Indigenous Top Ten

May 16, 2018

CEGEP, Cree Trappers Association announce college-level program teaching Cree lifestyle

Cégep de Saint-Félicien and the Cree Trappers Association have spearheaded a new program, the Eeyou-Ituun Traditional Pursuits Training Program, which will teach the fundamentals of the Cree traditional lifestyle. The 900-hour, one-year vocational certificate program will teach skills such as hunting, trapping, and fishing; building traditional dwellings; and other related skills. Cree land users and elders, as well as accredited instructors from the CEGEP will lead the program. “The program being recognized by the government of Quebec really shows a recognition vis-a-vis Indigenous people,” said CEGEP instructor Yves Marchand. “And in engaging with this process, Indigenous people are recognizing this could be a useful tool in helping to train their people.” CBC

CBC Edmonton, Alexis Nakota Sioux Nation partner on high school credit course

CBC Edmonton and the Alexis Nakota Sioux Nation partnered on the CBC/Alexis Media Mentoring and Training program, which allowed students to earn high school credit by sharing a story. Students were connected with indigenous mentors from CBC, the media industry, the education sector, and their community. “I think it's pretty cool having them here,” said student Tanisha Alexis, who published a story on language. “It's not something we get to see everyday so we should take advantage of it while it's right in front of us.” The stories cover a diverse range of topics and include a discussion of traditional Sioux foods by 16-year-old Jeremiah Alexis, a poem about the Nation as home by an anonymous 15-year-old, and a story about discovering the beauty of Sioux culture by 15-year-old Sunshine Potts. CBC (1) | CBC (2)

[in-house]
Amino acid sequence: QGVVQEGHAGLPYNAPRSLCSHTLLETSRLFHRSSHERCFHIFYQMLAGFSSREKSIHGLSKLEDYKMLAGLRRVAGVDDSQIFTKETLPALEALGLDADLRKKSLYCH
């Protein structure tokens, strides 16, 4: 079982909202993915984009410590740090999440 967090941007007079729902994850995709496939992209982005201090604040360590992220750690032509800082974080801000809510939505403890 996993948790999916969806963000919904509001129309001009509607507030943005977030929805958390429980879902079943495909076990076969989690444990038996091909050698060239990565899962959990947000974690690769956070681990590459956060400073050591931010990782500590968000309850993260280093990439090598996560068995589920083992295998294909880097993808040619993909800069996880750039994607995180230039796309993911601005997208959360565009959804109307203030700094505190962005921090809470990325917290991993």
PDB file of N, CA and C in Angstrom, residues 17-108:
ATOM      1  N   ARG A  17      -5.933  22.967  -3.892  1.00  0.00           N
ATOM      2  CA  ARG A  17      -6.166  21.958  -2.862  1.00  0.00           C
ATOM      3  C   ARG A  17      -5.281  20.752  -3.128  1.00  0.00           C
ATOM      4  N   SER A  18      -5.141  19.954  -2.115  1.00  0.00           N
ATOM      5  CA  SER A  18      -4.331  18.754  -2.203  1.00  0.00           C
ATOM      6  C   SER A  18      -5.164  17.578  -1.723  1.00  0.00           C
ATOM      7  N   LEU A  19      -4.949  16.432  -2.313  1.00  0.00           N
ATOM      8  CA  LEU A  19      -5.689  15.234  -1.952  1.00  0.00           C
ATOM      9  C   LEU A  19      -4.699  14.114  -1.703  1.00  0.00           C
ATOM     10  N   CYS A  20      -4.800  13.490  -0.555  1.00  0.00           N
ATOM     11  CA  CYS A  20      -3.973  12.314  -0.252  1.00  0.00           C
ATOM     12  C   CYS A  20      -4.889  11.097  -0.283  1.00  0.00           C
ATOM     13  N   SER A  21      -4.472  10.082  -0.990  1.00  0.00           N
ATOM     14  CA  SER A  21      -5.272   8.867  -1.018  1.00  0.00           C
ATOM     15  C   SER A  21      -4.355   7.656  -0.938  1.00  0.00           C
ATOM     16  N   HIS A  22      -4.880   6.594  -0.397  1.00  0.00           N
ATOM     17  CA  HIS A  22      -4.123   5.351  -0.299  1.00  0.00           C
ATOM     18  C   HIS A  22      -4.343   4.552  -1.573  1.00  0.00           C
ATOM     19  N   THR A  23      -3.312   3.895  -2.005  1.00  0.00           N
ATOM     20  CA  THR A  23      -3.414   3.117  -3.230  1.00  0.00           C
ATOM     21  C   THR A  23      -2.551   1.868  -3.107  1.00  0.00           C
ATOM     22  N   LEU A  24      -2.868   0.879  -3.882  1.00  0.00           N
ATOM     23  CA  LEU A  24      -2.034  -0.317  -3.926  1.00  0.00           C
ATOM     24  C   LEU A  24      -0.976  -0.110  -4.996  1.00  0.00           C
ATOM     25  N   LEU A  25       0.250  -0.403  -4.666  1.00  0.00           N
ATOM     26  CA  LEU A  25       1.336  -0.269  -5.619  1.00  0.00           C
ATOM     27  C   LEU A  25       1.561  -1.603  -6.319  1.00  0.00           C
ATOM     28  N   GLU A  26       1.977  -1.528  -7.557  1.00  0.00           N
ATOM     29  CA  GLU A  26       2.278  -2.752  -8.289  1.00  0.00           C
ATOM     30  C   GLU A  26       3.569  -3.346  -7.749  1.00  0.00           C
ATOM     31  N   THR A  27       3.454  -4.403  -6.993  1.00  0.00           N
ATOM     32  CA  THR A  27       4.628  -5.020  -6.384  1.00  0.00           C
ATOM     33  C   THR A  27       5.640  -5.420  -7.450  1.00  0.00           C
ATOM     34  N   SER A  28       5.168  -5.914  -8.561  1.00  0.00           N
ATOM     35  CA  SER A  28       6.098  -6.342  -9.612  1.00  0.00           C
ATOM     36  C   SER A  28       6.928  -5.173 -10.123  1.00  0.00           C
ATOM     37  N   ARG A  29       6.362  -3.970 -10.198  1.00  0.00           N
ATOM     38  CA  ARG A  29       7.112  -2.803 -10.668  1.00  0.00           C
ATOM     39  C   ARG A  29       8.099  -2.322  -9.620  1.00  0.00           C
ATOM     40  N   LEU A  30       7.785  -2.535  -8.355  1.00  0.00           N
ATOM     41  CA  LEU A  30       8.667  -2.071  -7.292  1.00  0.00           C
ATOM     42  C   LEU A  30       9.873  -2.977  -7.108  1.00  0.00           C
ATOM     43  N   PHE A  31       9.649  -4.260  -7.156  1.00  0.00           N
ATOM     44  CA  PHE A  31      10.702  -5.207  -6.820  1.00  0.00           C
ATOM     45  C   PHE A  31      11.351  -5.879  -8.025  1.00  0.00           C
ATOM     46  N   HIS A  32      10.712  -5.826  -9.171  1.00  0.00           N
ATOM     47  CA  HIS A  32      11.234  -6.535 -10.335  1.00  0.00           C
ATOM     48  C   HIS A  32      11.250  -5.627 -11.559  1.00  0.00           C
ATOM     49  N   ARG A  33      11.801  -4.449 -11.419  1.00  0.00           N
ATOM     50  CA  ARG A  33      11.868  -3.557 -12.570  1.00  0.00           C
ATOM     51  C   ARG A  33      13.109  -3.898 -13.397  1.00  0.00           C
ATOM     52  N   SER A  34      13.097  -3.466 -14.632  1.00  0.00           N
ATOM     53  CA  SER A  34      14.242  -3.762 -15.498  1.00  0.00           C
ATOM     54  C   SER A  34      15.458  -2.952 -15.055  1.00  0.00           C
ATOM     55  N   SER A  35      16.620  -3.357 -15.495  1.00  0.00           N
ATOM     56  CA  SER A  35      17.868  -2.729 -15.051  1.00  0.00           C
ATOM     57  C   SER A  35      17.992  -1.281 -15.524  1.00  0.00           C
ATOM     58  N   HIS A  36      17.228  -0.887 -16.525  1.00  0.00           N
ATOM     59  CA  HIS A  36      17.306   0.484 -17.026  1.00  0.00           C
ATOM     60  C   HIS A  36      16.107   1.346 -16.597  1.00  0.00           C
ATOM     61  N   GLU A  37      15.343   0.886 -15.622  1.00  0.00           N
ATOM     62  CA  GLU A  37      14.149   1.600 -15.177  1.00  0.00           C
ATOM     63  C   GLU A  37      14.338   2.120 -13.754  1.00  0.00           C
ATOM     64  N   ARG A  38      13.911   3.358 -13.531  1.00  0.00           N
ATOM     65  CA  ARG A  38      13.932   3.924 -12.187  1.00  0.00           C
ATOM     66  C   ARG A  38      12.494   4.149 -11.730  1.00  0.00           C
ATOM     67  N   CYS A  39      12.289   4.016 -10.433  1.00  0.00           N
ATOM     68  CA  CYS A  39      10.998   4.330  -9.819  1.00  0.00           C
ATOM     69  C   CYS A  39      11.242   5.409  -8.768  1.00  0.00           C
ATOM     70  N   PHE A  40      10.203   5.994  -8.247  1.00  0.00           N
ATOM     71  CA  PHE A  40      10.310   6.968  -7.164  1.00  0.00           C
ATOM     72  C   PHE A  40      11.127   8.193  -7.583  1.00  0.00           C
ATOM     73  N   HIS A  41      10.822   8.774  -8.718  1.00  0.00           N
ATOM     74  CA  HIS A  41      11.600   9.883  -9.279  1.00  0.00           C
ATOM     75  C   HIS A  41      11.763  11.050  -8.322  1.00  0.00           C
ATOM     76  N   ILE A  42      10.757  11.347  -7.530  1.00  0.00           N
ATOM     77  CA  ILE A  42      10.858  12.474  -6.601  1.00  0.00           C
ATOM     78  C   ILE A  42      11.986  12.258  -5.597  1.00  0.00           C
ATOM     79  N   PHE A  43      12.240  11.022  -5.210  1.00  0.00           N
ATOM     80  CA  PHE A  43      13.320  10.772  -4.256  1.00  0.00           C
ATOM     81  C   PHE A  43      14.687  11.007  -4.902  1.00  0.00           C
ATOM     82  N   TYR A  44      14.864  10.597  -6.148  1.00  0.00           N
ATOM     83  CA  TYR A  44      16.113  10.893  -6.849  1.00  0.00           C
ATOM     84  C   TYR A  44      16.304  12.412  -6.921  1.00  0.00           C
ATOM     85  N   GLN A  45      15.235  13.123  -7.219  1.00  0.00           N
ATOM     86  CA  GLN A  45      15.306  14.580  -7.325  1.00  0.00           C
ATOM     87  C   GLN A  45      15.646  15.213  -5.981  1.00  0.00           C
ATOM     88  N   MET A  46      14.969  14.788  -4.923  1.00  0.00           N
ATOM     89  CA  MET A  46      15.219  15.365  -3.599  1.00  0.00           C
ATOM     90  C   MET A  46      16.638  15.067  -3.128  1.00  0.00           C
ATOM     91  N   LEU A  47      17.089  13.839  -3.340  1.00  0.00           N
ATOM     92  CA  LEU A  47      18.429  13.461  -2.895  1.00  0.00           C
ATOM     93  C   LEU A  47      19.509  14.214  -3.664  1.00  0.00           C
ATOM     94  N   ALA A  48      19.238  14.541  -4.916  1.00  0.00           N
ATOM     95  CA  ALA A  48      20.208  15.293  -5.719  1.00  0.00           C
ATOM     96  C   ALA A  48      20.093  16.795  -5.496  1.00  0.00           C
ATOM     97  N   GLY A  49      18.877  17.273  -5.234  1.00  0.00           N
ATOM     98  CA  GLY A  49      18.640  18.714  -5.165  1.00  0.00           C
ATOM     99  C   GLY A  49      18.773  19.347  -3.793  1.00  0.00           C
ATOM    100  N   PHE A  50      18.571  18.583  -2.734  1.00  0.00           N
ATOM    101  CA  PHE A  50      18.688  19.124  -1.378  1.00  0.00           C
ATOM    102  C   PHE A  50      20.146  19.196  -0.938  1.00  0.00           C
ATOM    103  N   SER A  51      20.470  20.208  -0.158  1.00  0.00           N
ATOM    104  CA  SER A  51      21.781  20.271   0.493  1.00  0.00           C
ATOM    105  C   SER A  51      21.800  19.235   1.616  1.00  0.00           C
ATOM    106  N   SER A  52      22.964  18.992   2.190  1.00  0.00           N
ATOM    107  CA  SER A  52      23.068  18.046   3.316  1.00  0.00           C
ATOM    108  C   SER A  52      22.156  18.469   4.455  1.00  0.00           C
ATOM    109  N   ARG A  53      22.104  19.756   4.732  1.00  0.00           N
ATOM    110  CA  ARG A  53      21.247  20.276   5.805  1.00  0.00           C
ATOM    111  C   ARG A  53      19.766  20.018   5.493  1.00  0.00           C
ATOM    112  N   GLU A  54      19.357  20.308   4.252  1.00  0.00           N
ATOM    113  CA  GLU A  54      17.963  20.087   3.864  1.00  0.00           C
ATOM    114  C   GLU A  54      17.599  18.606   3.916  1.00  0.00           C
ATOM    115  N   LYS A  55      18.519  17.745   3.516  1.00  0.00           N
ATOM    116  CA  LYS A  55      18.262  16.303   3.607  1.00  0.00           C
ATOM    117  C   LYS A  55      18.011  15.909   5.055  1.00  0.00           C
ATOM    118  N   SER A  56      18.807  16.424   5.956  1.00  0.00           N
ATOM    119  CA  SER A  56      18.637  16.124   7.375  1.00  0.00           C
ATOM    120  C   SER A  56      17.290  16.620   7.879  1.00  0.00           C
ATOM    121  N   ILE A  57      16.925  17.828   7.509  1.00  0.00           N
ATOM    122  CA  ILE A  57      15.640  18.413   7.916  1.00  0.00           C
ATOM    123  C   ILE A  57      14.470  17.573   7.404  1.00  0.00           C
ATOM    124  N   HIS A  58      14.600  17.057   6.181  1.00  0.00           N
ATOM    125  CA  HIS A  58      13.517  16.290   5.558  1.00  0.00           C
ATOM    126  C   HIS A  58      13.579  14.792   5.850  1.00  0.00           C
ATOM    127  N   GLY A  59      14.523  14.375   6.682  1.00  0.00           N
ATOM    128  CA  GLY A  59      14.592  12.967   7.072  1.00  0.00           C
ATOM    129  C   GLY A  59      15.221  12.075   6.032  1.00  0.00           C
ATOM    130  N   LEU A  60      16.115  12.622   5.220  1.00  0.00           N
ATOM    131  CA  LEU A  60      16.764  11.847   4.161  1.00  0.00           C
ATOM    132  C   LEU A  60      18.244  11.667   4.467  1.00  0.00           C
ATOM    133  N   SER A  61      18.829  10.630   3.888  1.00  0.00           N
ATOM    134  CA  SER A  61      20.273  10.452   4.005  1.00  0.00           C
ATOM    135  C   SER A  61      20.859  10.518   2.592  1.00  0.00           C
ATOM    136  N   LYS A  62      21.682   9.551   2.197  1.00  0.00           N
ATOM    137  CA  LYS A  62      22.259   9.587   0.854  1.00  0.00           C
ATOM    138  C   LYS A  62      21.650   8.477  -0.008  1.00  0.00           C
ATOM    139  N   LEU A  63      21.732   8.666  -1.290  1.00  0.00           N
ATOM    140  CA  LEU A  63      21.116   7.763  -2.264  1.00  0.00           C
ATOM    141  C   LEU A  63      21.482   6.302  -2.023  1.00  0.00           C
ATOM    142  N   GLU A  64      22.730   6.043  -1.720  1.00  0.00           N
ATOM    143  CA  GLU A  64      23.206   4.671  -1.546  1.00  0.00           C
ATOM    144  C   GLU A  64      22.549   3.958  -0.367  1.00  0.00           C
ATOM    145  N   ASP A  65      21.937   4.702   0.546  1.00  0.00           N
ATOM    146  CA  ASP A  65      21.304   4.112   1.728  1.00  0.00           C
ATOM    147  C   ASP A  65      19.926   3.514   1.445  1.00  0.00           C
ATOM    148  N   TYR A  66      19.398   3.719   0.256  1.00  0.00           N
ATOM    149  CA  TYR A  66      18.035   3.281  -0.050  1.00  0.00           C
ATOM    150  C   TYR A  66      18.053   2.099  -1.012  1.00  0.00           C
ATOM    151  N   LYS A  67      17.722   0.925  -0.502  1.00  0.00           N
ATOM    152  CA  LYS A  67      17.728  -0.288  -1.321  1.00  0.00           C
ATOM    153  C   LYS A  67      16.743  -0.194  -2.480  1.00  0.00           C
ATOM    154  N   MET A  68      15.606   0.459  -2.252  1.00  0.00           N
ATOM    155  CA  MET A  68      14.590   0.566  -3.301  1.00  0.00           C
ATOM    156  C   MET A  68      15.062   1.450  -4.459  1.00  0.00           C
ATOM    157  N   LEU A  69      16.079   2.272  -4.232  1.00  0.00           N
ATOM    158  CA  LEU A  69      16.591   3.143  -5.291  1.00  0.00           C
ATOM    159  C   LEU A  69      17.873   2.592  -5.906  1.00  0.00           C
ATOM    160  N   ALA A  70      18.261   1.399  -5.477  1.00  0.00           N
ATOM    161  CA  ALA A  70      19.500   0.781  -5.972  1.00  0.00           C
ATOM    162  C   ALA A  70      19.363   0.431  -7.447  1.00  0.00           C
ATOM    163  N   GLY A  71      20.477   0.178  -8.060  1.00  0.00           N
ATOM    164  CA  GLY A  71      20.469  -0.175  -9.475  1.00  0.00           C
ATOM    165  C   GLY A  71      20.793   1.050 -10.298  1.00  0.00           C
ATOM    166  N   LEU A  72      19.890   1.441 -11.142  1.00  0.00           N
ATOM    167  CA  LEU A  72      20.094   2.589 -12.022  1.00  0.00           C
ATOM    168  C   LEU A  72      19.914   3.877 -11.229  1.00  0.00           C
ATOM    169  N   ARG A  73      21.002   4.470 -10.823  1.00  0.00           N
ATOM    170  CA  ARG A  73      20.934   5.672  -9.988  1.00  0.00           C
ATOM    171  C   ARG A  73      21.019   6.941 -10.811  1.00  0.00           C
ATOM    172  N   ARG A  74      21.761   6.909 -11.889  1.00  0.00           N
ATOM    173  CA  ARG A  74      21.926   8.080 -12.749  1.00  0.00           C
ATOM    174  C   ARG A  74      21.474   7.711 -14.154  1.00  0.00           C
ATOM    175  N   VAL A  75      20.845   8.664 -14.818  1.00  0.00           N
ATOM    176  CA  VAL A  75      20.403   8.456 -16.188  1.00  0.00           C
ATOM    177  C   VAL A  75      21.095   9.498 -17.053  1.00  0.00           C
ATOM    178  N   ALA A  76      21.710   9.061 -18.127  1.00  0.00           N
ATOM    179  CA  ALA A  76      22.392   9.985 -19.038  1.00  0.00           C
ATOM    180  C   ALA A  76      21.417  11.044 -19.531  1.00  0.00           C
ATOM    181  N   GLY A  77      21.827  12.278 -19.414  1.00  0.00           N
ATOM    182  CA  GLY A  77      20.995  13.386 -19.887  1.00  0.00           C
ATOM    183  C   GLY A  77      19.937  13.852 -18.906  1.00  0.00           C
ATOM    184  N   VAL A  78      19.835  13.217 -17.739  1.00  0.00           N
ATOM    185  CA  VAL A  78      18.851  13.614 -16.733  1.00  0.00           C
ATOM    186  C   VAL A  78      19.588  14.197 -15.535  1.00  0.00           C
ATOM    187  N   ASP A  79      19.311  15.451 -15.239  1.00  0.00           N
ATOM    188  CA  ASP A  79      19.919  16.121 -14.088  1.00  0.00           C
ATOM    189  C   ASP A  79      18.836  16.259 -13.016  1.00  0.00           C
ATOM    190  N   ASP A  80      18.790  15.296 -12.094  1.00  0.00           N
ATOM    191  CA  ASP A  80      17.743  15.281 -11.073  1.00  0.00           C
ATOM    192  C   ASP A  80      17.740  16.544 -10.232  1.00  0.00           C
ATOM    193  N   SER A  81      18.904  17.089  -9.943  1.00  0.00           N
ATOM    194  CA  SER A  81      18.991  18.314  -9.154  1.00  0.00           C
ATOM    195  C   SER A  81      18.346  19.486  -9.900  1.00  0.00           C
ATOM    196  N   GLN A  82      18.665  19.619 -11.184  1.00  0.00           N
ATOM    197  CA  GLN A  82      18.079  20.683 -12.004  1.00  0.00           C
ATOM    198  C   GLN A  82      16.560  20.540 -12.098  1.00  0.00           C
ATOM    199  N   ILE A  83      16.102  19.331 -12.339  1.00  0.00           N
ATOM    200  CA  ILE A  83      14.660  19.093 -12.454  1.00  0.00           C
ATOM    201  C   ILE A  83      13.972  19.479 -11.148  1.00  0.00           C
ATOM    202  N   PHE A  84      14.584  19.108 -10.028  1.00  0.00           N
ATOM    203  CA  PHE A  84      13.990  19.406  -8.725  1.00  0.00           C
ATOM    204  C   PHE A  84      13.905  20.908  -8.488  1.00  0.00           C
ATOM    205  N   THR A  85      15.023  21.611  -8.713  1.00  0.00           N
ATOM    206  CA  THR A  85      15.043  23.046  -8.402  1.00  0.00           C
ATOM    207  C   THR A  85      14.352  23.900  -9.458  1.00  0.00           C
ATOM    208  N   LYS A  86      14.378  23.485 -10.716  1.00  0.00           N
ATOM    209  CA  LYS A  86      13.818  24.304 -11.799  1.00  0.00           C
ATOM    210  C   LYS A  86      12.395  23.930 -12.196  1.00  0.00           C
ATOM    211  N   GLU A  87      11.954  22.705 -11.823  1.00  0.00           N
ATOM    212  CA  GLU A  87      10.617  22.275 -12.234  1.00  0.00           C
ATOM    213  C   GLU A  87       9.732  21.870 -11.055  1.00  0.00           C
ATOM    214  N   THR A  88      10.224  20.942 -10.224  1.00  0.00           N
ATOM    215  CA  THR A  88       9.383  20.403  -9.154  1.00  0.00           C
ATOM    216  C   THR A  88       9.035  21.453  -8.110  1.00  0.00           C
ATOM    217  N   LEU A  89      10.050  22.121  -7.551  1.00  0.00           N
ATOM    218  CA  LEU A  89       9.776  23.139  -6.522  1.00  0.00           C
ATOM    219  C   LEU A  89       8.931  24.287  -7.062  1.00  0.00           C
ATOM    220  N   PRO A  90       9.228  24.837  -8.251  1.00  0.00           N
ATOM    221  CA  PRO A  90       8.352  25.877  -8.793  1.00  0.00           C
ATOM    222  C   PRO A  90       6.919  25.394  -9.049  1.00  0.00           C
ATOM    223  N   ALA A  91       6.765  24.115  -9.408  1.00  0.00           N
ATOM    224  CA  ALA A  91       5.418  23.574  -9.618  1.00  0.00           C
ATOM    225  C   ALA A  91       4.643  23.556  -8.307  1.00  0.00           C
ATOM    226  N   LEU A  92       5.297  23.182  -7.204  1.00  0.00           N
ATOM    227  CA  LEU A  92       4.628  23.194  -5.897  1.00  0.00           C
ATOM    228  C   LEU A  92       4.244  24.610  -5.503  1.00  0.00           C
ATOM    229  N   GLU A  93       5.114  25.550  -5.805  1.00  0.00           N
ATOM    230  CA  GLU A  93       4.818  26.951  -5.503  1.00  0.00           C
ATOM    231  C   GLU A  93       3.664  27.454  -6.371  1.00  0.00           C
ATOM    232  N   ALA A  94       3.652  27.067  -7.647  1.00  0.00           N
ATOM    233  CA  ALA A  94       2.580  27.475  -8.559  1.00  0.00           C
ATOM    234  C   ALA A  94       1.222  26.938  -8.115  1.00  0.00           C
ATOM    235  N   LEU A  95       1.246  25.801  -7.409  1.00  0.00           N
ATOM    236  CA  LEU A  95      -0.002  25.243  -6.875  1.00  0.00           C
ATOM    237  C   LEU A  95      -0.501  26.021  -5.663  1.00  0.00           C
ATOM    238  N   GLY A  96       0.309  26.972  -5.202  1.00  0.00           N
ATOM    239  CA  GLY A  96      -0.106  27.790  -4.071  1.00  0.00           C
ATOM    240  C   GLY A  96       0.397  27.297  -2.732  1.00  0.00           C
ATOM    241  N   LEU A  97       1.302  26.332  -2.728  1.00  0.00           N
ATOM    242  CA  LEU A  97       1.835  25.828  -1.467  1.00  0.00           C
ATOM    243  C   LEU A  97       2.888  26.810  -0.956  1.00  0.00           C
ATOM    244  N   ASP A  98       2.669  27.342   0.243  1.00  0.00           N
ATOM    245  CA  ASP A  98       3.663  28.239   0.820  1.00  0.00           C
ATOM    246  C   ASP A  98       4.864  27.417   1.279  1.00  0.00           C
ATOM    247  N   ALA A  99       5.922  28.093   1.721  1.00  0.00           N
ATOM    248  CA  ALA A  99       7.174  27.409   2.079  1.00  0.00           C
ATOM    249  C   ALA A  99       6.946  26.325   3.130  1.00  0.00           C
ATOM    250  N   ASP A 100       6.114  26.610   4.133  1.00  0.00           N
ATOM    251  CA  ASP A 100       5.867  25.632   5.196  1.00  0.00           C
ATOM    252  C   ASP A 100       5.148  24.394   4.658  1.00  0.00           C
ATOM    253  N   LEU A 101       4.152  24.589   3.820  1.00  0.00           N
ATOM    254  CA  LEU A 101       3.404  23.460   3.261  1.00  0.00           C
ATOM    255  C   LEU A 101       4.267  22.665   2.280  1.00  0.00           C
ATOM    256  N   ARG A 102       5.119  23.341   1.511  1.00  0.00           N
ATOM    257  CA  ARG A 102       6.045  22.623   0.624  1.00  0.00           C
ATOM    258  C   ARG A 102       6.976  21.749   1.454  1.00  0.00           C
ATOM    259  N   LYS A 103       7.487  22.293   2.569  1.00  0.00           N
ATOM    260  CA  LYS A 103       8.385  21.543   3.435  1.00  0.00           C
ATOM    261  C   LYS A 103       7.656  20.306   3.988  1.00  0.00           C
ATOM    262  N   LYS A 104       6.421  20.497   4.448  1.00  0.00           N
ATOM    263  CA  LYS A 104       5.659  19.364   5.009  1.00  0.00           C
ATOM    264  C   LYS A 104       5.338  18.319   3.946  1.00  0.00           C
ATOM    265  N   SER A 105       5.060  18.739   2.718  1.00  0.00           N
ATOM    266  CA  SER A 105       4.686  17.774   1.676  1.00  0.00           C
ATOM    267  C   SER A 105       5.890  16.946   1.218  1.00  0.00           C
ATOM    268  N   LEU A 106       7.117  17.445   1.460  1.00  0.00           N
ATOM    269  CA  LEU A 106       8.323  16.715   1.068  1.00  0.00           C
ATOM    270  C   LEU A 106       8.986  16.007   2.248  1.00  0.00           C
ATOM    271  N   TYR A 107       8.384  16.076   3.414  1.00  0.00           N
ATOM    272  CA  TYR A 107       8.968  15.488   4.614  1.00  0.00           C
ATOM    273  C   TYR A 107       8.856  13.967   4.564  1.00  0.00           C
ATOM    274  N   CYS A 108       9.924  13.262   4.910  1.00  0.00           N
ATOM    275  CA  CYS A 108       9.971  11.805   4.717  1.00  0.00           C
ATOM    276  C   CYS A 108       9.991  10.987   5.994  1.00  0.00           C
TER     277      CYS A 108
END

Yukon launches first made-in-YK Bachelor Degree program

Yukon College has received approval from the Government of Yukon for its new Bachelor of Arts in Indigenous Governance and has announced that it is accepting students into the three-year program. “This first made-in-Yukon degree is a shining example of Yukon College’s commitment of collaboration with Yukon First Nations,” said Yukon President Karen Barnes. “We have developed the Bachelor of Arts in Indigenous Governance in partnership with all 14 YK First Nations and it is much stronger due to their guidance and input.” The program includes all courses from the First Nations Governance and Public Administration certificate program, as well as new Liberal Arts electives and six new courses. Students will benefit from the experience and insight of YK First Nations leaders, Elders, and former Chiefs. “This is the greatest news,” said Yukon student Meta Williams. “I am so happy there is a degree I can take here in the Yukon and don’t have to move outside to complete my education.” Yukon (1) | Yukon (2)

ON invests in Gichi Kendaasiwan Centre at Lakehead